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Kilnwood Vale Primary School celebrates their official opening

Kilnwood Vale Primary School was officially opened on Thursday 28th November.

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The opening of the new school was celebrated by the key partners who were integral in getting the project delivered, including Crest Nicholson, Willmott Dixon, members of the Council and GLF schools, which is a Multi-Academy Trust made up of 40 schools.

Jo Newton, Executive Head Teacher, Natalie Broad from GLF and Andrew Dobson from Crest Nicholson all spoke of their aspirations for the school’s future. Jo Newton gave guests a tour of the school and morning tea and there was also an official cake cutting and ribbon cutting with some of the children outside the school.

Kilnwood Vale Primary School is home to more than two hectares of open space including a football pitch, multi-use game areas and extensive playing fields. The school also features a dedicated wildlife area, including a pond and wildflower meadow for the children to enjoy learning and leisure activities.

The school is set back from the road, offering easy drop-off access and parking, giving parents in Kilnwood Vale peace of mind that their children’s safety and wellbeing has been carefully considered. Both the school and associated nursery are designed with Kilnwood Vale’s growing community in mind.

Andrew Dobson, Managing Director of Crest Nicholson Strategic Projects, commented:

“The official opening celebration of Kilnwood Vale Primary School marked an important milestone for the growing local community of Faygate. Since the first day of term in September to now, it has been remarkable to see the school community develop and thrive, with the facilities at the school being well received and already put to good use. As a developer, we pride ourselves on delivering the infrastructure needed to make a community flourish.”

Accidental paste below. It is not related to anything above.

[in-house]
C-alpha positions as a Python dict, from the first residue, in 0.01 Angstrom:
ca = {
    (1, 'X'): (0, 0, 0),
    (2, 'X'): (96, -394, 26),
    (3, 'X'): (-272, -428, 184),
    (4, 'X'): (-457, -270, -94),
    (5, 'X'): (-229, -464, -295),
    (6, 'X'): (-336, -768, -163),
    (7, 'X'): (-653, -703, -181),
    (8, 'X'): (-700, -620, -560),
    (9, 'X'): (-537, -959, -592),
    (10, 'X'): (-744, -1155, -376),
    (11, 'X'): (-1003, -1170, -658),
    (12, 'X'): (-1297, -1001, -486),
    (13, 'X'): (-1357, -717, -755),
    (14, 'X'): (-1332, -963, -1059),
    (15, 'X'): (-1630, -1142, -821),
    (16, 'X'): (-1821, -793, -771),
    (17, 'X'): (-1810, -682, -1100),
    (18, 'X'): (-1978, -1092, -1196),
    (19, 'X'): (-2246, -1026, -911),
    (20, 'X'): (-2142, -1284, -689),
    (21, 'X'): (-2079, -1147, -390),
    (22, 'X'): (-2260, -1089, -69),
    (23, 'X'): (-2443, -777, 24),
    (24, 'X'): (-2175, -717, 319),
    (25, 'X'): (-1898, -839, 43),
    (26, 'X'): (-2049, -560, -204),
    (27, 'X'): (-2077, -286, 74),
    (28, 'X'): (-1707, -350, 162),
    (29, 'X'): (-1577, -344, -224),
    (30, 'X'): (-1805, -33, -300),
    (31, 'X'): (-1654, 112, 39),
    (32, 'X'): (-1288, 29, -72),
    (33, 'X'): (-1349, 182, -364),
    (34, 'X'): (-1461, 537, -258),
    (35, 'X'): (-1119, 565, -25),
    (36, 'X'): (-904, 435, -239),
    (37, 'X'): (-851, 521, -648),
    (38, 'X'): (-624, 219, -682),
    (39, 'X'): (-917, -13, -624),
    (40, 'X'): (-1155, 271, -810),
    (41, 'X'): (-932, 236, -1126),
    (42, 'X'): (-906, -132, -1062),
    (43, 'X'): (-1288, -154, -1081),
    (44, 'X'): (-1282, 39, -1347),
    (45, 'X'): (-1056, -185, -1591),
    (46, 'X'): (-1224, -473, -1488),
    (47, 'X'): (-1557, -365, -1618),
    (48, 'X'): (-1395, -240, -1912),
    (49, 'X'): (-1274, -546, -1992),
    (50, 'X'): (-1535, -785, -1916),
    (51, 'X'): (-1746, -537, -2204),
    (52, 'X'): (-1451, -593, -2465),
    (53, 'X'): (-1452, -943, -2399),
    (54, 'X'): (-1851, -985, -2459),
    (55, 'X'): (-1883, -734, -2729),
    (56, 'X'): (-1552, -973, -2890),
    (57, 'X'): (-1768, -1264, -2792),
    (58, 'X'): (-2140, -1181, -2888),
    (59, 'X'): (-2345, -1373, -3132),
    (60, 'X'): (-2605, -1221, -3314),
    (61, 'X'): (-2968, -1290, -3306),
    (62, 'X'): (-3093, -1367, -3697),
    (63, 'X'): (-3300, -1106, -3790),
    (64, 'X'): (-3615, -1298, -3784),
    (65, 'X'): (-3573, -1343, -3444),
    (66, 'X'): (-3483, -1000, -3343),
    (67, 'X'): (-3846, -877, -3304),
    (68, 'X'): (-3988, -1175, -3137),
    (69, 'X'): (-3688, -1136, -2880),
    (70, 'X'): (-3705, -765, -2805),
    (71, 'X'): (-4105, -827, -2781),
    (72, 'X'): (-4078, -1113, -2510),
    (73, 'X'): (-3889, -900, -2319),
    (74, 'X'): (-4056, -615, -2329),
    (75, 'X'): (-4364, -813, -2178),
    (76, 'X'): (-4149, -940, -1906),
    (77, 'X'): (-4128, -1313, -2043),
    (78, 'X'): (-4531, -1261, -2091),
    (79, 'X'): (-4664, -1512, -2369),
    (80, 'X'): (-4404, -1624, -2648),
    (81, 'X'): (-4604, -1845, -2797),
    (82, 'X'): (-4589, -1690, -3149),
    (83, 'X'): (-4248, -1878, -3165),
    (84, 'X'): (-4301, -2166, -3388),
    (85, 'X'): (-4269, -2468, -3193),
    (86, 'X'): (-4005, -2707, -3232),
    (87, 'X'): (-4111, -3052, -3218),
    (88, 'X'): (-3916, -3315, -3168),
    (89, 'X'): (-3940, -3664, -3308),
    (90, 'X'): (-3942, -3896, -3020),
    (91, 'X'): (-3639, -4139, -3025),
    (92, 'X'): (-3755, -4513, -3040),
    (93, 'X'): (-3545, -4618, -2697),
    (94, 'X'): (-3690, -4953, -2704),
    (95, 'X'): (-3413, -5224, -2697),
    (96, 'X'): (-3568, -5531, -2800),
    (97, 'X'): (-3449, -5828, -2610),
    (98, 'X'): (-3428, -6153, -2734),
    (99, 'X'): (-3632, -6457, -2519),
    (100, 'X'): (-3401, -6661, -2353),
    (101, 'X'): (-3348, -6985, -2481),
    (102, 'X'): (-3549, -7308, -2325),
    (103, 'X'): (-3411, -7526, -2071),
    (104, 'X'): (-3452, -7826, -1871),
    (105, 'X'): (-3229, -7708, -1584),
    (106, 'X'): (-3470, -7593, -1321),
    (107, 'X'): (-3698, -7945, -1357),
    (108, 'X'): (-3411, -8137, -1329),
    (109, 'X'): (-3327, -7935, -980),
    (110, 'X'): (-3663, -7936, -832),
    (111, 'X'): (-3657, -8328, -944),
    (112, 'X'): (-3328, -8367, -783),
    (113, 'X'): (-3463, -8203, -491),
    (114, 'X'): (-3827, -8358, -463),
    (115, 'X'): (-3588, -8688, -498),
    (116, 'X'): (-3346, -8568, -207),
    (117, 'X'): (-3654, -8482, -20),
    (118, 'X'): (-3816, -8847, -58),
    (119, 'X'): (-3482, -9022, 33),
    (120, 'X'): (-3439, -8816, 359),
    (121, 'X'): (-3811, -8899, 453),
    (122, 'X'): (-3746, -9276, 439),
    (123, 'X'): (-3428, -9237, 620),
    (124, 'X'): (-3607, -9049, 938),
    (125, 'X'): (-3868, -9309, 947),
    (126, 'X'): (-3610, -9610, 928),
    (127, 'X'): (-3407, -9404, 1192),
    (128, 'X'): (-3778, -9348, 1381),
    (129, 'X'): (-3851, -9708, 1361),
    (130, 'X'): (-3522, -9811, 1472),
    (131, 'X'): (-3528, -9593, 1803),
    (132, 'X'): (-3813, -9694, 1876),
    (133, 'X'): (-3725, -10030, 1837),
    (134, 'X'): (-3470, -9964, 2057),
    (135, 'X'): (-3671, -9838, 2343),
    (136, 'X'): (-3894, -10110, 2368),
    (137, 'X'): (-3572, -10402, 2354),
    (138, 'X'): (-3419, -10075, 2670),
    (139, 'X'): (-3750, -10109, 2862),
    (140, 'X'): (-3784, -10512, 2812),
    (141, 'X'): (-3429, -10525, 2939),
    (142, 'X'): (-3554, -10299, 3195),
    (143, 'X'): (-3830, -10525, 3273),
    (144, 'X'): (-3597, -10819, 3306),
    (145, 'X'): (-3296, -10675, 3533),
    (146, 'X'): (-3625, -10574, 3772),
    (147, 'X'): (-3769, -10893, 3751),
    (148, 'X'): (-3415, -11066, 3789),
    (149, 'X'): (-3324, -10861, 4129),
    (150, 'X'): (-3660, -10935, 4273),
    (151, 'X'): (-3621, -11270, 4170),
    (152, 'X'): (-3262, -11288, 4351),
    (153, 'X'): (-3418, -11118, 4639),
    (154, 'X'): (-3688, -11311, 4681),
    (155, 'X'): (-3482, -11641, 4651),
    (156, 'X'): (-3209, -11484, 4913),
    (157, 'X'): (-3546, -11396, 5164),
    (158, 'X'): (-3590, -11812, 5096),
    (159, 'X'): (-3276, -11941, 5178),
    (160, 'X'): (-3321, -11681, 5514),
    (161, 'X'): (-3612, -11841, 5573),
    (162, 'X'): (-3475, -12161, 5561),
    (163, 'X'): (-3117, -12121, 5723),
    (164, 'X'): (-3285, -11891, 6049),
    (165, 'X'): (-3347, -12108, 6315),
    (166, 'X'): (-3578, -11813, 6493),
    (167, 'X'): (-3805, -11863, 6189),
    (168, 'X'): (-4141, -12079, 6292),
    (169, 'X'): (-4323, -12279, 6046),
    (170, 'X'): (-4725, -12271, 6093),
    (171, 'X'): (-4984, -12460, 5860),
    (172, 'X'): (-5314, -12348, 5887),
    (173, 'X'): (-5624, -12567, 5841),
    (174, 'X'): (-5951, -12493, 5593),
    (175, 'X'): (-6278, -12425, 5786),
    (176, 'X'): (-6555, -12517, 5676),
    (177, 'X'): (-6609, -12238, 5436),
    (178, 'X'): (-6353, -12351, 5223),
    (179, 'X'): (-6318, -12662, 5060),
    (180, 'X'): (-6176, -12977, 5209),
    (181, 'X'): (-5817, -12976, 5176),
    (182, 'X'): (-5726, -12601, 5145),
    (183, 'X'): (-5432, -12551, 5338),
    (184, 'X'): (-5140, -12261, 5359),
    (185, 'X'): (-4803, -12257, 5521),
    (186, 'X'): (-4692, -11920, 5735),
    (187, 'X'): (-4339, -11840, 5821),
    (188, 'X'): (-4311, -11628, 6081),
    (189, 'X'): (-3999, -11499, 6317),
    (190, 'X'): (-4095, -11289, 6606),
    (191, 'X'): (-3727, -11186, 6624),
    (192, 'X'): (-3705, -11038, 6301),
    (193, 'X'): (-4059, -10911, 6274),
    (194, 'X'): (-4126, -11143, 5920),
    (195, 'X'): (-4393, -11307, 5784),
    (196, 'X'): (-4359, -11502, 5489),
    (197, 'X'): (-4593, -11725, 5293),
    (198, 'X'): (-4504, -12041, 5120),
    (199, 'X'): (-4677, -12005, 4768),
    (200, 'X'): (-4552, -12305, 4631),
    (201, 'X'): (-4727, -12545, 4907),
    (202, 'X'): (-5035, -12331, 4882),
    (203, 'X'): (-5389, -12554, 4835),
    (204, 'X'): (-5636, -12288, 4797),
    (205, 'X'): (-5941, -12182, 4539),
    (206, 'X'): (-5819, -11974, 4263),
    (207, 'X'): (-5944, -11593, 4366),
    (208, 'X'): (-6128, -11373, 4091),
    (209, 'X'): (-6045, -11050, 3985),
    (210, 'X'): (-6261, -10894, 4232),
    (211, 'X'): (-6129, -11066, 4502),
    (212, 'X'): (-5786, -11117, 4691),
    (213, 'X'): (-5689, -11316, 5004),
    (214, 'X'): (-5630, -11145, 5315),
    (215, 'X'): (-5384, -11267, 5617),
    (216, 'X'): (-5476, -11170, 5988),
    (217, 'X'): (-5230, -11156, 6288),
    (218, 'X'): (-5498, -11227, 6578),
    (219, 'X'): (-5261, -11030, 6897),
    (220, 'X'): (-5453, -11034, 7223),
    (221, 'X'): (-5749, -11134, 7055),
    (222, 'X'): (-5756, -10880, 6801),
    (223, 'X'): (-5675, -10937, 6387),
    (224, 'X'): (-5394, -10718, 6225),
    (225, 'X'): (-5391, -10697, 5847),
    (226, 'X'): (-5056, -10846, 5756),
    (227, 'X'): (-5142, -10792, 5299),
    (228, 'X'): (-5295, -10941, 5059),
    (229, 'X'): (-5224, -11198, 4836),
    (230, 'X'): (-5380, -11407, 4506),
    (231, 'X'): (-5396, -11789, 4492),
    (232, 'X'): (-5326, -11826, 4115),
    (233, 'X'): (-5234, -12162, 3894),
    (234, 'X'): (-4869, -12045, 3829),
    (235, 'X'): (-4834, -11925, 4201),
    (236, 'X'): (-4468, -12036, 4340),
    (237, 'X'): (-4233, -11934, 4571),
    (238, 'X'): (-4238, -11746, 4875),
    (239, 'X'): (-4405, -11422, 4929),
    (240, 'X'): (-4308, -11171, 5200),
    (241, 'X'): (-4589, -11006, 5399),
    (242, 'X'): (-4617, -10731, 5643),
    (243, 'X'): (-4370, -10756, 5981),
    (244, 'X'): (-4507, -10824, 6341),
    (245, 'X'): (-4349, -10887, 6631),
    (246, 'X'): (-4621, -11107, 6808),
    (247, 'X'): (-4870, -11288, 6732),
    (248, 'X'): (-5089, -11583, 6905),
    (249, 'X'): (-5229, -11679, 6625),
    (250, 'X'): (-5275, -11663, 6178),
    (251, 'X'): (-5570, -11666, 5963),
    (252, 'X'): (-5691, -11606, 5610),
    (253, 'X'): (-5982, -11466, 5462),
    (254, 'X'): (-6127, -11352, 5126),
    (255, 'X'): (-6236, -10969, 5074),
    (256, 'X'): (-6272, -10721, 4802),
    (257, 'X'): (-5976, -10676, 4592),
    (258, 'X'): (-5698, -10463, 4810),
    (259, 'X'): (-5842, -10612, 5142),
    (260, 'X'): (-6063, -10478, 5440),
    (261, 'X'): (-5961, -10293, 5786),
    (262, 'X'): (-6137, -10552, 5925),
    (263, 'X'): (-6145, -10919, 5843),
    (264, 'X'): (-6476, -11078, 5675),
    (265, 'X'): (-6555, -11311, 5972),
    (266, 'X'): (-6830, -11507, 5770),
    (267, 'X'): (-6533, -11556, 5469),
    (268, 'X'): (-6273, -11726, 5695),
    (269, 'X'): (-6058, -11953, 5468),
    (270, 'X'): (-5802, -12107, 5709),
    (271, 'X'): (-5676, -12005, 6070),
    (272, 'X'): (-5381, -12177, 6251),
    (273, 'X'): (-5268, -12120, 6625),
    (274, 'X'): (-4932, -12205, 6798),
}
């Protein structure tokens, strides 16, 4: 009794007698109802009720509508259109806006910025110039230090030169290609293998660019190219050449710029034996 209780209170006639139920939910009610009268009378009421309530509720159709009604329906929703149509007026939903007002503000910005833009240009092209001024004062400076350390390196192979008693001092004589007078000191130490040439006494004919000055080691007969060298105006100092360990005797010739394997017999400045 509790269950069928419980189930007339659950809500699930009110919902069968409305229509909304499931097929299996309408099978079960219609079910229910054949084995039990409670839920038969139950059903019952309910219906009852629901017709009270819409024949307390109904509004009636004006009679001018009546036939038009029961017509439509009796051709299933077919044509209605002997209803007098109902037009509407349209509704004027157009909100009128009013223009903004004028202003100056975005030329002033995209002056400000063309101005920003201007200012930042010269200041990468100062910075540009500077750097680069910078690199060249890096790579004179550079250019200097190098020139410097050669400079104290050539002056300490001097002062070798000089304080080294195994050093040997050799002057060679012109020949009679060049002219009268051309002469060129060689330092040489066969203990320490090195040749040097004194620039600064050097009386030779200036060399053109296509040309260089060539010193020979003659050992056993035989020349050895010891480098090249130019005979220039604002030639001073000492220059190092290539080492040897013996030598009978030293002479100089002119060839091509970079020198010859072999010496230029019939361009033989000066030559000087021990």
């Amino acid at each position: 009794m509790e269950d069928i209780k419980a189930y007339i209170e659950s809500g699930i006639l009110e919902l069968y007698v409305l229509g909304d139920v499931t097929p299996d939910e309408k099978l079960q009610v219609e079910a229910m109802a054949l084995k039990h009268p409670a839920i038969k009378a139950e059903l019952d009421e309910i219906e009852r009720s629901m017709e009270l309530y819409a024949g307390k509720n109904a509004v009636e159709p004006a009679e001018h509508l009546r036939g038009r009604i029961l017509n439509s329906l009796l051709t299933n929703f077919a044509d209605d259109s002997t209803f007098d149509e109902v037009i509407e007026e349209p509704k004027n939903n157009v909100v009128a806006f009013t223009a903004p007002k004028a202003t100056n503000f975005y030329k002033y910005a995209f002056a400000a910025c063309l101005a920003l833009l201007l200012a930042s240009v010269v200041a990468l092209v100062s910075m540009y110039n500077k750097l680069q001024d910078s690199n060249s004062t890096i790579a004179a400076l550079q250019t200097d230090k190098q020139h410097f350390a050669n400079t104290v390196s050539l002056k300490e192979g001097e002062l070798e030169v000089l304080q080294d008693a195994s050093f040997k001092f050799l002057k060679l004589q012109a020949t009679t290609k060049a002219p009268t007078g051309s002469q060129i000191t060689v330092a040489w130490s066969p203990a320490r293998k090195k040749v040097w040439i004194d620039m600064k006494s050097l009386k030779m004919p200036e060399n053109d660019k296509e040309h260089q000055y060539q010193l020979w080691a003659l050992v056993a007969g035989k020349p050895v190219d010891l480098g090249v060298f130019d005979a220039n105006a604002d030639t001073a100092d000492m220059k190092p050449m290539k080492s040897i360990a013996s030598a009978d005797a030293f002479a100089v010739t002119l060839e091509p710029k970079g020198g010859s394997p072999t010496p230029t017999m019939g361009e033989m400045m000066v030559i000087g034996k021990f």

Russell Miller, Director of Willmott Dixon, said:

“It has been great to see the children, teachers and key people gathered to enjoy the new Kilnwood Vale Primary School. We’ve enjoyed working in partnership with Crest Nicholson to deliver a new school for the local Faygate community and seeing the children at today’s celebration interacting was a sure sign of how prosperous it will be in the years to come.”

GLF Schools CEO, Jon Chaloner, added: “We are delighted to mark the official opening of Kilnwood Vale Primary School.  Our mission at GLF Schools is to be a supportive family of schools where together we grow, learn and flourish and we are very pleased to see that our children and colleagues have settled so quickly and happily into their exceptional new surroundings.”